Marlins ‘strike out’ high school baseball

Grant Miller, Publisher

Grant Miller, Publisher

We all know that professional sports is a business. We understand that. It’s a given. But something has been going on with the Miami Marlins that makes me think they need to look beyond their bottom line.

For the past four or five years, high school baseball teams have been allowed to play at the new Marlins stadium, which is quite a big deal for the student athletes. But the catch is, the two teams have to pony up $24,000 to play there. That’s $12,000 per team. In order to raise this money, the Marlins give the high school teams 1000 tickets to their high school game and a future Marlins game to sell.  It is suggested that the teams sell these tickets as a package to help promote the Marlins games.

The arrangement isn’t totally bad, since the schools can raise a little money for their organizations that way. If the team is able to sell all the tickets, they will be able to profit about $3,000-$5,000 for their programs.  But recently things have gotten worse. From what we hear, the teams now only have 600 Marlins tickets and 600 high school tickets because they were Opening Day tickets, which isn’t really enough. And to get more high school tickets, they have to pay $10 more per ticket package.  It isn’t possible to just get more tickets to the high school game.

It gets worse. The school teams have to lug in their filled coolers with ice and water for the players to drink because there isn’t anywhere to fill them at the stadium. They also aren’t allowed to bring Gatorade or sunflower seeds for the players as it would require them to have to clean the dugouts. During the school games, sections of the stadium were roped off for them to sit in specified areas and there were no accessible water fountains, so they had to go buy bottled water from the concessions stands.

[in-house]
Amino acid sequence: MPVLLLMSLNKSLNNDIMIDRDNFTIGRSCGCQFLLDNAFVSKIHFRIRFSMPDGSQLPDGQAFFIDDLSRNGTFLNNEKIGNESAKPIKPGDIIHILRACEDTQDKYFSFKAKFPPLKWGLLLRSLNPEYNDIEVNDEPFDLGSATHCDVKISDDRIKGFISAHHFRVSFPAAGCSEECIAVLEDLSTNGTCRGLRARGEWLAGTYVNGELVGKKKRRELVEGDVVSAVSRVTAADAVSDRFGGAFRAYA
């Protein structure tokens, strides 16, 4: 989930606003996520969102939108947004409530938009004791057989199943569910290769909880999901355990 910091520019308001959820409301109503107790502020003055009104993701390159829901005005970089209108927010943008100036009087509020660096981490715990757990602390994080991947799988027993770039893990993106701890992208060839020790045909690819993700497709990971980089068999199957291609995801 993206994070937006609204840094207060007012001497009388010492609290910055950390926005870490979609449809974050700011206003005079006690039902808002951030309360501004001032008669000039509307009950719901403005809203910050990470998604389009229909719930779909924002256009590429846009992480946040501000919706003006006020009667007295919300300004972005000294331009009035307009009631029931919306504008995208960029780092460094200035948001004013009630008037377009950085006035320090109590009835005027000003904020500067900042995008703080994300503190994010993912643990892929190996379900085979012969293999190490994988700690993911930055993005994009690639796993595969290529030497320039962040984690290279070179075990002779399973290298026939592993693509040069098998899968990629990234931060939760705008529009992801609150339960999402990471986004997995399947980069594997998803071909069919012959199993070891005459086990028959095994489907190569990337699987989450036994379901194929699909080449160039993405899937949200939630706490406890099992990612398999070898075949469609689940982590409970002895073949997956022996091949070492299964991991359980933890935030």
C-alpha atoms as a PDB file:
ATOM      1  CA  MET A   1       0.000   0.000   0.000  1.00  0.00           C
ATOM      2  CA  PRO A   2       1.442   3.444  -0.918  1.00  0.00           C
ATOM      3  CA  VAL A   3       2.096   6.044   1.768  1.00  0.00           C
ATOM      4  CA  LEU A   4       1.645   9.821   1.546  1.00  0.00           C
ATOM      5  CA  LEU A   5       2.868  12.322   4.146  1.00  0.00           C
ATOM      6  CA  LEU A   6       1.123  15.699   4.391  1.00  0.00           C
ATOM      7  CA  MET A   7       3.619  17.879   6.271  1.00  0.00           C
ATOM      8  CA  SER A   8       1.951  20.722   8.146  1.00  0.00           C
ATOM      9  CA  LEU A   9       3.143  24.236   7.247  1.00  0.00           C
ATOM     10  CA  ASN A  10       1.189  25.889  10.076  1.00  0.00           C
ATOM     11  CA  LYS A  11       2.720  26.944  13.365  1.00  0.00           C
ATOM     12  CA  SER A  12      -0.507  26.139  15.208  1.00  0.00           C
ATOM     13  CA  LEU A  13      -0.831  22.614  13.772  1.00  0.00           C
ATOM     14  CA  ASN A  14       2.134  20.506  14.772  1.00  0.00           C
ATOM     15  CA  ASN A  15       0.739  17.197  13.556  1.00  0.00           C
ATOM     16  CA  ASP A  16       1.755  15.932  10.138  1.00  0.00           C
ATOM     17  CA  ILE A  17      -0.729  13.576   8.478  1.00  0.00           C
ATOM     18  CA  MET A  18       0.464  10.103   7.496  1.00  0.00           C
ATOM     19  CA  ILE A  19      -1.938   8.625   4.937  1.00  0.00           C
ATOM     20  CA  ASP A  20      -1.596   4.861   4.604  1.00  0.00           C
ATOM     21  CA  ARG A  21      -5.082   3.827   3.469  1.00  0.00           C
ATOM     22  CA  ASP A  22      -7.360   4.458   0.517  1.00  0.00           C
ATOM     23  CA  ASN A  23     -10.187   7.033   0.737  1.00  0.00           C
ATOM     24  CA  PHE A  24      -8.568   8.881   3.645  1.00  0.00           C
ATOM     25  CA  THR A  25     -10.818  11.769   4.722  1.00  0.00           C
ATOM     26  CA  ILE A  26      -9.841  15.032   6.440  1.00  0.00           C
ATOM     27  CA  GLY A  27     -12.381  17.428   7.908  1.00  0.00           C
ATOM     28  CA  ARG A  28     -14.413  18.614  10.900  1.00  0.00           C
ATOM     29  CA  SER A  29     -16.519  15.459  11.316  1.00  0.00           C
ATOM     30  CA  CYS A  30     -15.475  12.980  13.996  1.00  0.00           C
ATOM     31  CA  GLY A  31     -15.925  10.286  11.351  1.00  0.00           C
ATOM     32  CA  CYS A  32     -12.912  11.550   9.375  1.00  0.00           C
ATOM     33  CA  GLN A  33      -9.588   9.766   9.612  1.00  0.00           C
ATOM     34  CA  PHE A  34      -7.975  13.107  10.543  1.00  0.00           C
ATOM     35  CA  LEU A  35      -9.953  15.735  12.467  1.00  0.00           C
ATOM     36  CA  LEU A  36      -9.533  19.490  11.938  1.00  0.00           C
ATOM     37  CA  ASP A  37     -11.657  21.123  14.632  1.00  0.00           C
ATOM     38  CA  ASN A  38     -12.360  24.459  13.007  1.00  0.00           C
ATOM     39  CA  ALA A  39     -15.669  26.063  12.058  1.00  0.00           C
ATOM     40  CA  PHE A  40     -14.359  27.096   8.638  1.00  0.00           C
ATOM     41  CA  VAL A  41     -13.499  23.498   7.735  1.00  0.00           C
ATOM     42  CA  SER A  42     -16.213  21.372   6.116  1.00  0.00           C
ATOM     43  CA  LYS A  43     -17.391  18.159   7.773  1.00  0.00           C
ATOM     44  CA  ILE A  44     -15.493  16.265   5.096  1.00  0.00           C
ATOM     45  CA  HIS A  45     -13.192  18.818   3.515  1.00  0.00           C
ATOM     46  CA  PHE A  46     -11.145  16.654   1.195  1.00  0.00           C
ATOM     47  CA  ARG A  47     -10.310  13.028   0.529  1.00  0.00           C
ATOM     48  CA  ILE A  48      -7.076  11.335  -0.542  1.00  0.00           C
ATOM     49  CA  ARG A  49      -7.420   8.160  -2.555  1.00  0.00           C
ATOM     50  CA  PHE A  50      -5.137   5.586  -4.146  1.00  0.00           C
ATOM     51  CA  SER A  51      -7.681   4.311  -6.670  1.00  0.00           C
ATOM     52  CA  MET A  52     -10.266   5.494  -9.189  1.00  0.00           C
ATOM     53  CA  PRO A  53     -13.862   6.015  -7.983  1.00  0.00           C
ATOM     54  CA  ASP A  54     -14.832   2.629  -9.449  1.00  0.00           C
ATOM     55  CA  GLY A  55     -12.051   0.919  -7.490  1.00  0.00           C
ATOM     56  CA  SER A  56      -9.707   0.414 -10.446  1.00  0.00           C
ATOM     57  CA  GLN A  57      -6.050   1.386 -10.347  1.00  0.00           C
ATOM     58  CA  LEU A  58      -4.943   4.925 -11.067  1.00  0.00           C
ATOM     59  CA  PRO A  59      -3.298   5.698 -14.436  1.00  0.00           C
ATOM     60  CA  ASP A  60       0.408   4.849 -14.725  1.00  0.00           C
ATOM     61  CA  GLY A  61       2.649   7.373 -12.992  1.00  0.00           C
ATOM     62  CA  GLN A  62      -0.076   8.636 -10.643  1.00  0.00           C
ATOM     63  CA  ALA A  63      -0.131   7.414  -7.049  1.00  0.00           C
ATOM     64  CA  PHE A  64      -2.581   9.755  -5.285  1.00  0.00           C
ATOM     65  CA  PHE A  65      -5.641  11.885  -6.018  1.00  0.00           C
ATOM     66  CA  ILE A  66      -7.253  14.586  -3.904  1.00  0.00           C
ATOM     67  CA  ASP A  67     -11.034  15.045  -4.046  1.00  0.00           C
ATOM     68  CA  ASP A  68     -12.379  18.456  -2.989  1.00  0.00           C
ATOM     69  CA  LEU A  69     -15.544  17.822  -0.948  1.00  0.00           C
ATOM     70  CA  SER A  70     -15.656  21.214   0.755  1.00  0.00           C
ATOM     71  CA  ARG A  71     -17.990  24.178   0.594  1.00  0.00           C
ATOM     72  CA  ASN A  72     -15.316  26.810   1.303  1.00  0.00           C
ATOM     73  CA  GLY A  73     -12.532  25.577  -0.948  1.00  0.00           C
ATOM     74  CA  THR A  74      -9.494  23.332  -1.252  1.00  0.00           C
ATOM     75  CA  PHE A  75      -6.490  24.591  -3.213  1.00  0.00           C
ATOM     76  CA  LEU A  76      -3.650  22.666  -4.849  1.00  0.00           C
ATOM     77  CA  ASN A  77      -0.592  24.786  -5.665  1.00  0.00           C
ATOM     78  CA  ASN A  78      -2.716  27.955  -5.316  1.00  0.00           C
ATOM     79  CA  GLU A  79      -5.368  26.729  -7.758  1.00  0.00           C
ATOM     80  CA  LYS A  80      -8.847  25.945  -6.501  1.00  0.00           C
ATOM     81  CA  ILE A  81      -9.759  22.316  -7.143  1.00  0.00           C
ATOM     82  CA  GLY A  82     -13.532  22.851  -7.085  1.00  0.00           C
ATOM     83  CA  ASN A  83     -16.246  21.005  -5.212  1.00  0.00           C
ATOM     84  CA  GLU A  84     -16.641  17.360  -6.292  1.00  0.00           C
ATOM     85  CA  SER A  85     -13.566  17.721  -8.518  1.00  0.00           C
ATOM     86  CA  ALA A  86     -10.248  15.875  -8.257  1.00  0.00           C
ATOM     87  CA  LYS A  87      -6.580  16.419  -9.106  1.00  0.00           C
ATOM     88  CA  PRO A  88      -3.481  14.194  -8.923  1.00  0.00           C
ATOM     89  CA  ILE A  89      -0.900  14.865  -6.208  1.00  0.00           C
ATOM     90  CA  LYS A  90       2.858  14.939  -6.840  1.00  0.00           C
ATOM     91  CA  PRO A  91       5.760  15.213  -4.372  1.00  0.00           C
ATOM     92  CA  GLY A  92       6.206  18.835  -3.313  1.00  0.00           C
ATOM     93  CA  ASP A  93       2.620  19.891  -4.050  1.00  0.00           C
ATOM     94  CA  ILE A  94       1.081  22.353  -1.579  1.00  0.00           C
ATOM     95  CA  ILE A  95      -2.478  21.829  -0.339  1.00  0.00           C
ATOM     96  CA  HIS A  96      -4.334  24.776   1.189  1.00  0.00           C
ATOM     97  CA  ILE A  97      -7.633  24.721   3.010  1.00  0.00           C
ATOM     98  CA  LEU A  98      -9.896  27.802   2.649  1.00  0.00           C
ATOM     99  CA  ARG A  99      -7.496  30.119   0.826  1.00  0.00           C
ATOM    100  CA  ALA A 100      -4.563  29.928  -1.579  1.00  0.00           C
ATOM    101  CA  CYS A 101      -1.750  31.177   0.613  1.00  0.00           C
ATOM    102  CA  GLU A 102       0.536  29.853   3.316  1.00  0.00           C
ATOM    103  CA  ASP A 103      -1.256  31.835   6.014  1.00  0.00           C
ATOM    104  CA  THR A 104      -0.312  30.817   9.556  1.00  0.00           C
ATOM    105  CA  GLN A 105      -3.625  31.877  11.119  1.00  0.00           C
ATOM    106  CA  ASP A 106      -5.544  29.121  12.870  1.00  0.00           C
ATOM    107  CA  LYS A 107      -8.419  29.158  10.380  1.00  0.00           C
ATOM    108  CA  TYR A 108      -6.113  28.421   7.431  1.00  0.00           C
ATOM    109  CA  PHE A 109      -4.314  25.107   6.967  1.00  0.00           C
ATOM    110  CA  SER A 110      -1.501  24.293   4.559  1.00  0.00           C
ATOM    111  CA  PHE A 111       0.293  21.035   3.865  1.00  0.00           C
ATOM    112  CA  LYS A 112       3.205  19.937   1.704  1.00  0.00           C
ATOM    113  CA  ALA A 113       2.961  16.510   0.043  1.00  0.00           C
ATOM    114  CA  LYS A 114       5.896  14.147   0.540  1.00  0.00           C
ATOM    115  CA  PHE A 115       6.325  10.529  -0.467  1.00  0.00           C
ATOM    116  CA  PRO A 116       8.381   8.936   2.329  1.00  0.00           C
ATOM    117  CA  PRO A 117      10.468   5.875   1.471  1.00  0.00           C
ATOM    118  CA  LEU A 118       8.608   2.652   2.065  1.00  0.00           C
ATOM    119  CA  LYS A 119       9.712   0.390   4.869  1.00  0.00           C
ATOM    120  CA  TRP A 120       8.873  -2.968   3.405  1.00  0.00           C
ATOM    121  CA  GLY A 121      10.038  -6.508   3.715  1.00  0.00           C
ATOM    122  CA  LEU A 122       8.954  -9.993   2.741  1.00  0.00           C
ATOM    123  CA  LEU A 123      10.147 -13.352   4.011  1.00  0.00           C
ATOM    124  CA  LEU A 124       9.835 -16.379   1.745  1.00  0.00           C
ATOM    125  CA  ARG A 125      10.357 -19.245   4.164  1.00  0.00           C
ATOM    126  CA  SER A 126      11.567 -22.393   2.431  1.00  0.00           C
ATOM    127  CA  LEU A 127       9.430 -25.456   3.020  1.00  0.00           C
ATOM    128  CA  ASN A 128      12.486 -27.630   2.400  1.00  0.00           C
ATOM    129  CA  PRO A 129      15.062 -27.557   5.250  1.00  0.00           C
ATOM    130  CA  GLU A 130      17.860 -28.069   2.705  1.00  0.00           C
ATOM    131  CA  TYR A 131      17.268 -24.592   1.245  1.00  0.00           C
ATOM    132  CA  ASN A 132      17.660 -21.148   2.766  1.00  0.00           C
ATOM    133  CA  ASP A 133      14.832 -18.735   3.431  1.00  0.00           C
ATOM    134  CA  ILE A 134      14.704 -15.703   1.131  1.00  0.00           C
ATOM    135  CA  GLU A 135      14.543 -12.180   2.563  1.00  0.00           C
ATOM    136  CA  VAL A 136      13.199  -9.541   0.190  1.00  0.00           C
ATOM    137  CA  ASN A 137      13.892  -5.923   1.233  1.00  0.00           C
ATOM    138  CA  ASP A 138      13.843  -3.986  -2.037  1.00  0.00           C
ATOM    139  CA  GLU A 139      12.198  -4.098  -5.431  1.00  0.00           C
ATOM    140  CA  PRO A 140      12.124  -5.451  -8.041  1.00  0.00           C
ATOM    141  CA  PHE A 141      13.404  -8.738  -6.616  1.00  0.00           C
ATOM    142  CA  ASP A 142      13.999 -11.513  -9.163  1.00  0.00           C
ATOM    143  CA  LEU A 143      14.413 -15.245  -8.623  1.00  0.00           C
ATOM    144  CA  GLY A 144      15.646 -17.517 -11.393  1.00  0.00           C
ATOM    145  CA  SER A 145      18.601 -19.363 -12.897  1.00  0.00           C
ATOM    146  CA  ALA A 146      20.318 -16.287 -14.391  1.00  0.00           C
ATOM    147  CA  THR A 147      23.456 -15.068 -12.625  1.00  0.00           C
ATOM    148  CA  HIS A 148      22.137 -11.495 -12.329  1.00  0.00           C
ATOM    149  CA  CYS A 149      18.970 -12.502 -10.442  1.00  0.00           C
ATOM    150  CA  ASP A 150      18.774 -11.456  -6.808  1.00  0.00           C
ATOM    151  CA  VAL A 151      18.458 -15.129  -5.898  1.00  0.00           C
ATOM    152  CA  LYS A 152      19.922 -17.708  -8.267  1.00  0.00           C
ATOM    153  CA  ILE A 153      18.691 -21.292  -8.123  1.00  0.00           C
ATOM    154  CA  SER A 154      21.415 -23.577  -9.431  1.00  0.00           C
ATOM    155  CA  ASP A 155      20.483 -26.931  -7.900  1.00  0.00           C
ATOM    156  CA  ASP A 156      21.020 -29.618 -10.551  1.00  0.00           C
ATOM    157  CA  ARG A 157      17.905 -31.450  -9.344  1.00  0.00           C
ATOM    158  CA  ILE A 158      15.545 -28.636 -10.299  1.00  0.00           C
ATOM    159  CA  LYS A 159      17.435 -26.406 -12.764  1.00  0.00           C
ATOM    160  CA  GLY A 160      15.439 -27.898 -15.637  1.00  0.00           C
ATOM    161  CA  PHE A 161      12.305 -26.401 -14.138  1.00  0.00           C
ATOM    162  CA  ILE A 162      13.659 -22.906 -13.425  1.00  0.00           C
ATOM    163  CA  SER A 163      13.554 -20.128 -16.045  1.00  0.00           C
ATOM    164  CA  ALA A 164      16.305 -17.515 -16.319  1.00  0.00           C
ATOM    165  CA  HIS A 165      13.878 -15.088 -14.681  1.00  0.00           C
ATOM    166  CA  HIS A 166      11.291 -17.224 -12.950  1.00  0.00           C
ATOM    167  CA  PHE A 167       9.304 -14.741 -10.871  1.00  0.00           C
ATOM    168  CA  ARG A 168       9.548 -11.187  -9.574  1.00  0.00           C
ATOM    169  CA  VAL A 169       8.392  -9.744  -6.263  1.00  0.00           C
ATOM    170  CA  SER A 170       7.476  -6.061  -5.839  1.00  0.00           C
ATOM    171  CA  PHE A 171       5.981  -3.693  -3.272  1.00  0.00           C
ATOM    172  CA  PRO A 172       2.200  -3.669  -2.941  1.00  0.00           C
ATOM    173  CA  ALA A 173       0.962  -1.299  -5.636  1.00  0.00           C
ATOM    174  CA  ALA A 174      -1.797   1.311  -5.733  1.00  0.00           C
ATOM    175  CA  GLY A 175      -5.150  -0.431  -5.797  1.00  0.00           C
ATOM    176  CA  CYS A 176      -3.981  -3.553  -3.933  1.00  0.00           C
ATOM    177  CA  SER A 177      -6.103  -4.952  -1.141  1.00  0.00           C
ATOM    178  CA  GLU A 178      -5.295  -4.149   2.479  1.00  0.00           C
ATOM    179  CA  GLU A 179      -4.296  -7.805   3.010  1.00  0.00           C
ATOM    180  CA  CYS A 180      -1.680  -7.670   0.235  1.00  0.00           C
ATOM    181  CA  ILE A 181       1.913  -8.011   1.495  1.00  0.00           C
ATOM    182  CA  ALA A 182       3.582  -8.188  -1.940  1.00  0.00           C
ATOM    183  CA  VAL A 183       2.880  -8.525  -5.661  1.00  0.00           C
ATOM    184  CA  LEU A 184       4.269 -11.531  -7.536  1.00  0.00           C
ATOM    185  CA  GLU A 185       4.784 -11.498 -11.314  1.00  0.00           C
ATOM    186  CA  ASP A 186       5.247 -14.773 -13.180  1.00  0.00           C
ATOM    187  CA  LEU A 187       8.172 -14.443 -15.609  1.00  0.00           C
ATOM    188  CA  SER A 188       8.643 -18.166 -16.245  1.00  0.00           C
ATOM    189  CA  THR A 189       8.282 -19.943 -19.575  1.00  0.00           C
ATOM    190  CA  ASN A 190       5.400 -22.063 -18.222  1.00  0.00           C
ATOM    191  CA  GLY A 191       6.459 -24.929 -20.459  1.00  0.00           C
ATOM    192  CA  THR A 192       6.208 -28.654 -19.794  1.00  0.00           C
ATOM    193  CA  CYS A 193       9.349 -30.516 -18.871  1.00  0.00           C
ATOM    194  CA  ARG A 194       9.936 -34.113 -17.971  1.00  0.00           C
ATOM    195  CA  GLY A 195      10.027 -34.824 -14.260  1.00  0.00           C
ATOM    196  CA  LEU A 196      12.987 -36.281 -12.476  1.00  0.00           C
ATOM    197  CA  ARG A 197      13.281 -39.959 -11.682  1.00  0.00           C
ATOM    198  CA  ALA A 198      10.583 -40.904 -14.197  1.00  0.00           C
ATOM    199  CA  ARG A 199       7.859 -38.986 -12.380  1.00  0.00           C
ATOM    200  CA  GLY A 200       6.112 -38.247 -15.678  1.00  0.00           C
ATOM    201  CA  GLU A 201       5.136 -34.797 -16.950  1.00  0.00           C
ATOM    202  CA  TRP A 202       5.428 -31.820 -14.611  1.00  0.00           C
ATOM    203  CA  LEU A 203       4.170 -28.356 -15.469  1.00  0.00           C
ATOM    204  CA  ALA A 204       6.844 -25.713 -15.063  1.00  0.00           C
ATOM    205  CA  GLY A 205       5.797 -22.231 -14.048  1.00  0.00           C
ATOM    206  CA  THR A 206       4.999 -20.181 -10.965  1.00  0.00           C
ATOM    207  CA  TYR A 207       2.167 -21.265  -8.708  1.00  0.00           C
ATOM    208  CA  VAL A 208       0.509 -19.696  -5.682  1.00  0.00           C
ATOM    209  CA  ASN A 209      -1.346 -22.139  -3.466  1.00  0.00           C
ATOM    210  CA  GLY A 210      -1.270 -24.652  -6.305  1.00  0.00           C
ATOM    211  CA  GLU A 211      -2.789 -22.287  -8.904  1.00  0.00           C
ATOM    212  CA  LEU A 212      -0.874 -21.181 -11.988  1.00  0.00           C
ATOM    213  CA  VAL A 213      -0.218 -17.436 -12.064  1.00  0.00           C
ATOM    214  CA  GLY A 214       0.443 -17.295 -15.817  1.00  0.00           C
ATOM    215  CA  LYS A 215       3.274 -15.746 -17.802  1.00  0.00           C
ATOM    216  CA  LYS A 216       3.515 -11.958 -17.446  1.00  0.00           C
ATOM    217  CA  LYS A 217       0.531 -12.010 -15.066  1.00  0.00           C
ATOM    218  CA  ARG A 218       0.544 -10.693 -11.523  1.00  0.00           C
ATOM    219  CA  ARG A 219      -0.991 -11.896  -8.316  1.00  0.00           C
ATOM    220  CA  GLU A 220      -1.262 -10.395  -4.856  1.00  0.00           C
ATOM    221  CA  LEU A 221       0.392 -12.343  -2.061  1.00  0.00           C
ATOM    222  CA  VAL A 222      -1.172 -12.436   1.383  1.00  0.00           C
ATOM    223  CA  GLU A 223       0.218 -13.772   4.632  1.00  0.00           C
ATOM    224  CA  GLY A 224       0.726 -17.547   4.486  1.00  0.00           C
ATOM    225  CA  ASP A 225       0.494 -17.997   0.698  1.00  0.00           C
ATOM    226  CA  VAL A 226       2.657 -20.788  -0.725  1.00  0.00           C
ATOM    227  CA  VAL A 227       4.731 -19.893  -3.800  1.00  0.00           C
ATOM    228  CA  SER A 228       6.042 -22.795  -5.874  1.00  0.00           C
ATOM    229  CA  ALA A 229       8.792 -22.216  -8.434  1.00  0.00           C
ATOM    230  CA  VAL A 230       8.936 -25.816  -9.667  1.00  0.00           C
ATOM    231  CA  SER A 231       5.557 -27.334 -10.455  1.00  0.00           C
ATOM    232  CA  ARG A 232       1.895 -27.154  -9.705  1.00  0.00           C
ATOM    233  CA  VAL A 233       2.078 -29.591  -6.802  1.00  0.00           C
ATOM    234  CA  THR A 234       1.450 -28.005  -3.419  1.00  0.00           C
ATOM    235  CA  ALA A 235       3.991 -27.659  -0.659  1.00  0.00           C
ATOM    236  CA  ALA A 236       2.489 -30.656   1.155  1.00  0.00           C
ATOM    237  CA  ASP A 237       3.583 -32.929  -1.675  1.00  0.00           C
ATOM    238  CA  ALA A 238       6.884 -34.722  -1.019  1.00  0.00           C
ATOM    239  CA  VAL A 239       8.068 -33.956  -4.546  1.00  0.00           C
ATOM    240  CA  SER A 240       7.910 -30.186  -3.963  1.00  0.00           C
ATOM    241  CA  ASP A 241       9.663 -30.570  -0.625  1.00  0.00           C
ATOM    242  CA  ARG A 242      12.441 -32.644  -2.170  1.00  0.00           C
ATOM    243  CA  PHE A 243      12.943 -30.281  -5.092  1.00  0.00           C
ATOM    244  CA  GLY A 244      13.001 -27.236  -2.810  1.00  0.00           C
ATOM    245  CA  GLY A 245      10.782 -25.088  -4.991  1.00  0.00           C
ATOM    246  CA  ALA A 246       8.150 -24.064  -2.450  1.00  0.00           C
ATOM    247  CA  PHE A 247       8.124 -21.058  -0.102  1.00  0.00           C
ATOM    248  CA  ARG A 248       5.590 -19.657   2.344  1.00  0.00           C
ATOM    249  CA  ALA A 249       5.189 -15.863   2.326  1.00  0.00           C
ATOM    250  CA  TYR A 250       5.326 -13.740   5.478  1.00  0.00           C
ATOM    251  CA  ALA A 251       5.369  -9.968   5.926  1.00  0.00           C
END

Add to that the fact that the high school games have no time limit imposed upon them, the Marlins input a two hour time limit on these games. One recent game had to be declared a tie solely because of the time limit. That doesn’t seem right.

The final and most upsetting thing that happened is the coaches of each team were informed that only the starters of the game would be able to partake in the infield/outfield, or warmups before the game started.  Each player is asked by their coach to sell X amount of tickets to help cover the cost of being able to play this game.  The warmups might be their only opportunity to step foot on the Major League facility and they were asked to get off the field.  Several teams were informed as it was going on and the players had to walk off the field while it was going on. It was a sad sight to see.

The Marlins baseball franchise and its stadium are a part of the community. In fact, the Marlins’ owners relied upon the community to cover the cost of building that stadium with taxpayer dollars. So why can’t the Marlins be a little more accommodating and show the community how appreciative they are for the support they receive and be more willing to work with the high school baseball teams? It seems that would be a win-win for everyone. Encouraging these young athletes is not only the right thing to do, it’s the smart thing to do.

So Marlins, please don’t strike out our high school baseball teams. Who knows—some of those players could grow up to be on your roster.

Connect To Your Customers & Grow Your Business

Click Here

Print Friendly

About the Author

Be the first to comment on "Marlins ‘strike out’ high school baseball"

Leave a comment

Your email address will not be published.